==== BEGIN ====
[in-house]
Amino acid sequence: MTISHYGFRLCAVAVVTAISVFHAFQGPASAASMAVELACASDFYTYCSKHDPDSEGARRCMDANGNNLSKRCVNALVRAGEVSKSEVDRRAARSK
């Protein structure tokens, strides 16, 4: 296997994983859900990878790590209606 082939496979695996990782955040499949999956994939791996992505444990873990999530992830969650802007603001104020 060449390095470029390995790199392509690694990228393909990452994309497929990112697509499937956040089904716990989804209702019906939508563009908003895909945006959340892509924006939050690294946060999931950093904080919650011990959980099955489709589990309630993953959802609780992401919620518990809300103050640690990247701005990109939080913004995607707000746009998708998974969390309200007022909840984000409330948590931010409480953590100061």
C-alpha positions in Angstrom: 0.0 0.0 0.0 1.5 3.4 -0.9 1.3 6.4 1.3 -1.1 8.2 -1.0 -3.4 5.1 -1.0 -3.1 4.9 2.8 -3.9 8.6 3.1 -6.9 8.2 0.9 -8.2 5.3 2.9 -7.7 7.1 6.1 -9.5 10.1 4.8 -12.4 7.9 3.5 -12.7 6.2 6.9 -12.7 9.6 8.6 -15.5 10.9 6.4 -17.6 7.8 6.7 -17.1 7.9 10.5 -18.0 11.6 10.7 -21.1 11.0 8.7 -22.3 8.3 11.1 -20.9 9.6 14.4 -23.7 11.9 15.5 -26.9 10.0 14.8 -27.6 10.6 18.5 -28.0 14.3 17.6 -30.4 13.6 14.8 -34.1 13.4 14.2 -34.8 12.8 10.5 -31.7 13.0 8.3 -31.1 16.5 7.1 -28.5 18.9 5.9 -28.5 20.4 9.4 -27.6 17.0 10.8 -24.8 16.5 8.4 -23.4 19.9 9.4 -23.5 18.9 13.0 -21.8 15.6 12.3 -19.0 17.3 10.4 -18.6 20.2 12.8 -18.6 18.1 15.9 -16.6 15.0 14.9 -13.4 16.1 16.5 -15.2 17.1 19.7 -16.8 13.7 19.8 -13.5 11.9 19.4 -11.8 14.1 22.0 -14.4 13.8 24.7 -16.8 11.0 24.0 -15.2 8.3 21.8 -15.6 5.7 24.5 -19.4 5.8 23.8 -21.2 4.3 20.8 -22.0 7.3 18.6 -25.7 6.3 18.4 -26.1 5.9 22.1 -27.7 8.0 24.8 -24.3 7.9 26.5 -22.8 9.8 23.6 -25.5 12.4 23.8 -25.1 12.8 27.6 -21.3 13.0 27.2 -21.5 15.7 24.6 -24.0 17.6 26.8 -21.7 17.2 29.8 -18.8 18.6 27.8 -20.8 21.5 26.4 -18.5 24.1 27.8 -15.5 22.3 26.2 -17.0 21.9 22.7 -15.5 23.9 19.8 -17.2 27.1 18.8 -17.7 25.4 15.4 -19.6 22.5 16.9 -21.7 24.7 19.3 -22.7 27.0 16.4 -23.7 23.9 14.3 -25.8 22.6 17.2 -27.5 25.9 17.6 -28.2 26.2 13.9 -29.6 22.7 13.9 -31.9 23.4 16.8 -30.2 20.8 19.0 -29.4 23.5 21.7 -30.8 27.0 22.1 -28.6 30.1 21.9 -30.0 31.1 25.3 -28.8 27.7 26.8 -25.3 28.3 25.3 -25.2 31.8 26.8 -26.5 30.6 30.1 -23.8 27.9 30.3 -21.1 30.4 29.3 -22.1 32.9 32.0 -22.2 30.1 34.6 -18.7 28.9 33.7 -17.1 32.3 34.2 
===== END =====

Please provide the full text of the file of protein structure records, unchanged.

[in-house]
Amino acid sequence: MTISHYGFRLCAVAVVTAISVFHAFQGPASAASMAVELACASDFYTYCSKHDPDSEGARRCMDANGNNLSKRCVNALVRAGEVSKSEVDRRAARSK
């Protein structure tokens, strides 16, 4: 296997994983859900990878790590209606 082939496979695996990782955040499949999956994939791996992505444990873990999530992830969650802007603001104020 060449390095470029390995790199392509690694990228393909990452994309497929990112697509499937956040089904716990989804209702019906939508563009908003895909945006959340892509924006939050690294946060999931950093904080919650011990959980099955489709589990309630993953959802609780992401919620518990809300103050640690990247701005990109939080913004995607707000746009998708998974969390309200007022909840984000409330948590931010409480953590100061």
C-alpha positions in Angstrom: 0.0 0.0 0.0 1.5 3.4 -0.9 1.3 6.4 1.3 -1.1 8.2 -1.0 -3.4 5.1 -1.0 -3.1 4.9 2.8 -3.9 8.6 3.1 -6.9 8.2 0.9 -8.2 5.3 2.9 -7.7 7.1 6.1 -9.5 10.1 4.8 -12.4 7.9 3.5 -12.7 6.2 6.9 -12.7 9.6 8.6 -15.5 10.9 6.4 -17.6 7.8 6.7 -17.1 7.9 10.5 -18.0 11.6 10.7 -21.1 11.0 8.7 -22.3 8.3 11.1 -20.9 9.6 14.4 -23.7 11.9 15.5 -26.9 10.0 14.8 -27.6 10.6 18.5 -28.0 14.3 17.6 -30.4 13.6 14.8 -34.1 13.4 14.2 -34.8 12.8 10.5 -31.7 13.0 8.3 -31.1 16.5 7.1 -28.5 18.9 5.9 -28.5 20.4 9.4 -27.6 17.0 10.8 -24.8 16.5 8.4 -23.4 19.9 9.4 -23.5 18.9 13.0 -21.8 15.6 12.3 -19.0 17.3 10.4 -18.6 20.2 12.8 -18.6 18.1 15.9 -16.6 15.0 14.9 -13.4 16.1 16.5 -15.2 17.1 19.7 -16.8 13.7 19.8 -13.5 11.9 19.4 -11.8 14.1 22.0 -14.4 13.8 24.7 -16.8 11.0 24.0 -15.2 8.3 21.8 -15.6 5.7 24.5 -19.4 5.8 23.8 -21.2 4.3 20.8 -22.0 7.3 18.6 -25.7 6.3 18.4 -26.1 5.9 22.1 -27.7 8.0 24.8 -24.3 7.9 26.5 -22.8 9.8 23.6 -25.5 12.4 23.8 -25.1 12.8 27.6 -21.3 13.0 27.2 -21.5 15.7 24.6 -24.0 17.6 26.8 -21.7 17.2 29.8 -18.8 18.6 27.8 -20.8 21.5 26.4 -18.5 24.1 27.8 -15.5 22.3 26.2 -17.0 21.9 22.7 -15.5 23.9 19.8 -17.2 27.1 18.8 -17.7 25.4 15.4 -19.6 22.5 16.9 -21.7 24.7 19.3 -22.7 27.0 16.4 -23.7 23.9 14.3 -25.8 22.6 17.2 -27.5 25.9 17.6 -28.2 26.2 13.9 -29.6 22.7 13.9 -31.9 23.4 16.8 -30.2 20.8 19.0 -29.4 23.5 21.7 -30.8 27.0 22.1 -28.6 30.1 21.9 -30.0 31.1 25.3 -28.8 27.7 26.8 -25.3 28.3 25.3 -25.2 31.8 26.8 -26.5 30.6 30.1 -23.8 27.9 30.3 -21.1 30.4 29.3 -22.1 32.9 32.0 -22.2 30.1 34.6 -18.7 28.9 33.7 -17.1 32.3 34.2 